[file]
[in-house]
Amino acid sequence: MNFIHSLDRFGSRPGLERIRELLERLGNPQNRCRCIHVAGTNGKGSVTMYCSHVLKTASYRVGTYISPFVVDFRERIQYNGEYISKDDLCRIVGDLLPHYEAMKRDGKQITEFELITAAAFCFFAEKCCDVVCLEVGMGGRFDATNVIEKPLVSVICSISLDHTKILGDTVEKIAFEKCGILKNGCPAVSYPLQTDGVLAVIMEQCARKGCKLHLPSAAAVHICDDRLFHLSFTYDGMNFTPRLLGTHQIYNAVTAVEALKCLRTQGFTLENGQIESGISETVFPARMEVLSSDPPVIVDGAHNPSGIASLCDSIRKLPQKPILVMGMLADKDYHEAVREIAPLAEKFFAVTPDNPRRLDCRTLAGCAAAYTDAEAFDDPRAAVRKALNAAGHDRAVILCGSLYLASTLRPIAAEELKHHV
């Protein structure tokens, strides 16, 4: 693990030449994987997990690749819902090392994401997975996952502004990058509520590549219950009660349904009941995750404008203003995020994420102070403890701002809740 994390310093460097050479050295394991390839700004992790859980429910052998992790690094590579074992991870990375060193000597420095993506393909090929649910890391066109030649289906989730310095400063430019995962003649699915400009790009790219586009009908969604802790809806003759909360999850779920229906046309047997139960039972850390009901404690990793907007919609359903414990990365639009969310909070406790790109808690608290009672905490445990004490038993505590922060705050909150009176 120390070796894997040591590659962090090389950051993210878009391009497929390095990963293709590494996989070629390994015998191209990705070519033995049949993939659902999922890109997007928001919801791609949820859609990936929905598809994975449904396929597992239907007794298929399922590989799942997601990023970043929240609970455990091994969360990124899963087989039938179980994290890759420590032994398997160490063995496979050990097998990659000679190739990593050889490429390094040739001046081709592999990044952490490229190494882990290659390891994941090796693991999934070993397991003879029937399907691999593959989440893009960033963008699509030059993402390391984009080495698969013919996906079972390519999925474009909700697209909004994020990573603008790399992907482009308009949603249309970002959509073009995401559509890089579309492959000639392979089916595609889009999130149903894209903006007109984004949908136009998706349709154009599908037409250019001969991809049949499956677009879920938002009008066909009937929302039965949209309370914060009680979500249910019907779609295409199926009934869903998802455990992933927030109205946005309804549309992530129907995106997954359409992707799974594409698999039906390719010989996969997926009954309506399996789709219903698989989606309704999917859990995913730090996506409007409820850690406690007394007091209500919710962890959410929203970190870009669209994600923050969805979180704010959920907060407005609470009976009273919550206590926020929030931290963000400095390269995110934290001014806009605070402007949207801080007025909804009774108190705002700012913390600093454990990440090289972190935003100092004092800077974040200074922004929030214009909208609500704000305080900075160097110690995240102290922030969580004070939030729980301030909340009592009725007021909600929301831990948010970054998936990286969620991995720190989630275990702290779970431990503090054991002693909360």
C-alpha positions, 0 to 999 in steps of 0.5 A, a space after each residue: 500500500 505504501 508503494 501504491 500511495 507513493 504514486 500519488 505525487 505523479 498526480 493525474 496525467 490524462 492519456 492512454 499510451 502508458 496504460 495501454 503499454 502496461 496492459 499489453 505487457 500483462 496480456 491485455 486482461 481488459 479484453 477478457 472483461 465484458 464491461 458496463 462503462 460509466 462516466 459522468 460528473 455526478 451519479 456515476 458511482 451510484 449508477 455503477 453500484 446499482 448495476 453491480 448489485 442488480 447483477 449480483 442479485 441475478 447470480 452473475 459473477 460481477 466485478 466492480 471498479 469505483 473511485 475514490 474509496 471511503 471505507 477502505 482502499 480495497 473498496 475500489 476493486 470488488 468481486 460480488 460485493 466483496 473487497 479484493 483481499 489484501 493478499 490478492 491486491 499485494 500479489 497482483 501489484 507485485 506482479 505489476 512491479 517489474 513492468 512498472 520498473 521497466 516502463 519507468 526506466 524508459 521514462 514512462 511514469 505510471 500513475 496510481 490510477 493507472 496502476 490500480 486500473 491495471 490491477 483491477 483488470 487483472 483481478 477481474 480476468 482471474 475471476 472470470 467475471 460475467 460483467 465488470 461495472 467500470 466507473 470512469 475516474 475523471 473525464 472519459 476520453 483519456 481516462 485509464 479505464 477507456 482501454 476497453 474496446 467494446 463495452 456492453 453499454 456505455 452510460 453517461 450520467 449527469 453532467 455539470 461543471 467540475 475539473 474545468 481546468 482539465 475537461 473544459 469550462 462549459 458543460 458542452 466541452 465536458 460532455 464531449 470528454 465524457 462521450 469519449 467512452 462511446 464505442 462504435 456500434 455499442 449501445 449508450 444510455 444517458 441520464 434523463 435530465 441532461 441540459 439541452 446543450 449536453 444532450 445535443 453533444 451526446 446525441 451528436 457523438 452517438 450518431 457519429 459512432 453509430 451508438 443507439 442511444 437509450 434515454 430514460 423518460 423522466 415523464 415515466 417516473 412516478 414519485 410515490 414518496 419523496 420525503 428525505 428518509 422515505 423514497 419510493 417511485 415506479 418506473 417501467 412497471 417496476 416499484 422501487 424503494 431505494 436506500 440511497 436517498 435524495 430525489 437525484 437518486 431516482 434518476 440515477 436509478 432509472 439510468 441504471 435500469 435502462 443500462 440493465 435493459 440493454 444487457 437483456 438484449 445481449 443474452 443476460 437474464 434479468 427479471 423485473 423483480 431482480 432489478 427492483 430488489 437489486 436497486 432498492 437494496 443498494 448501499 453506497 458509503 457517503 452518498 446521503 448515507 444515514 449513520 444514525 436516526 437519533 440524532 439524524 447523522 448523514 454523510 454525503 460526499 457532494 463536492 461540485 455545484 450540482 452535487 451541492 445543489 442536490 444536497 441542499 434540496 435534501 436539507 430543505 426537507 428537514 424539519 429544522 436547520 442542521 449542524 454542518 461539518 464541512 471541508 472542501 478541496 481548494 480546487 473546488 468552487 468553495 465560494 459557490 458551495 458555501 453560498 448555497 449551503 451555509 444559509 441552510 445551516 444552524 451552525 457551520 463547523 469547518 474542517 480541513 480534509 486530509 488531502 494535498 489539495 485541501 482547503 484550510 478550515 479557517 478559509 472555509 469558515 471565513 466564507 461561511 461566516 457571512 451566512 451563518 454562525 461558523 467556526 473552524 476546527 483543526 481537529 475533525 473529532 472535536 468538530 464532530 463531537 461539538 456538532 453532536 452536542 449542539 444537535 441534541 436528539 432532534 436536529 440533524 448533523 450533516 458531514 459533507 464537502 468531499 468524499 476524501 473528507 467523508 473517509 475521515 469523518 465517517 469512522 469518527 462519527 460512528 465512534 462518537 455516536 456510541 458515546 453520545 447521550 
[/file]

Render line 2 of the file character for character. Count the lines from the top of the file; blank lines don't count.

Amino acid sequence: MNFIHSLDRFGSRPGLERIRELLERLGNPQNRCRCIHVAGTNGKGSVTMYCSHVLKTASYRVGTYISPFVVDFRERIQYNGEYISKDDLCRIVGDLLPHYEAMKRDGKQITEFELITAAAFCFFAEKCCDVVCLEVGMGGRFDATNVIEKPLVSVICSISLDHTKILGDTVEKIAFEKCGILKNGCPAVSYPLQTDGVLAVIMEQCARKGCKLHLPSAAAVHICDDRLFHLSFTYDGMNFTPRLLGTHQIYNAVTAVEALKCLRTQGFTLENGQIESGISETVFPARMEVLSSDPPVIVDGAHNPSGIASLCDSIRKLPQKPILVMGMLADKDYHEAVREIAPLAEKFFAVTPDNPRRLDCRTLAGCAAAYTDAEAFDDPRAAVRKALNAAGHDRAVILCGSLYLASTLRPIAAEELKHHV